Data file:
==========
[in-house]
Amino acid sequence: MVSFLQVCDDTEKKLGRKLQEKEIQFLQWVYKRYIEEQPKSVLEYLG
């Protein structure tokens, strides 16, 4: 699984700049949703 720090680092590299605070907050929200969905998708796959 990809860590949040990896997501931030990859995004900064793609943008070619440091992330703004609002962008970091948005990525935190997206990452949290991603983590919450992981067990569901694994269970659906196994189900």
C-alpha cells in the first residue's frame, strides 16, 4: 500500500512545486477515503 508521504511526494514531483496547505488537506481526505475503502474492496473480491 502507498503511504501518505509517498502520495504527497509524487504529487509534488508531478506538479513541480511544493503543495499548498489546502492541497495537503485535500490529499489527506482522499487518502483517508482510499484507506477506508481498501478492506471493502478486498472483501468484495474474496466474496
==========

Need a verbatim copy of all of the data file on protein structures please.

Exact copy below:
[in-house]
Amino acid sequence: MVSFLQVCDDTEKKLGRKLQEKEIQFLQWVYKRYIEEQPKSVLEYLG
């Protein structure tokens, strides 16, 4: 699984700049949703 720090680092590299605070907050929200969905998708796959 990809860590949040990896997501931030990859995004900064793609943008070619440091992330703004609002962008970091948005990525935190997206990452949290991603983590919450992981067990569901694994269970659906196994189900």
C-alpha cells in the first residue's frame, strides 16, 4: 500500500512545486477515503 508521504511526494514531483496547505488537506481526505475503502474492496473480491 502507498503511504501518505509517498502520495504527497509524487504529487509534488508531478506538479513541480511544493503543495499548498489546502492541497495537503485535500490529499489527506482522499487518502483517508482510499484507506477506508481498501478492506471493502478486498472483501468484495474474496466474496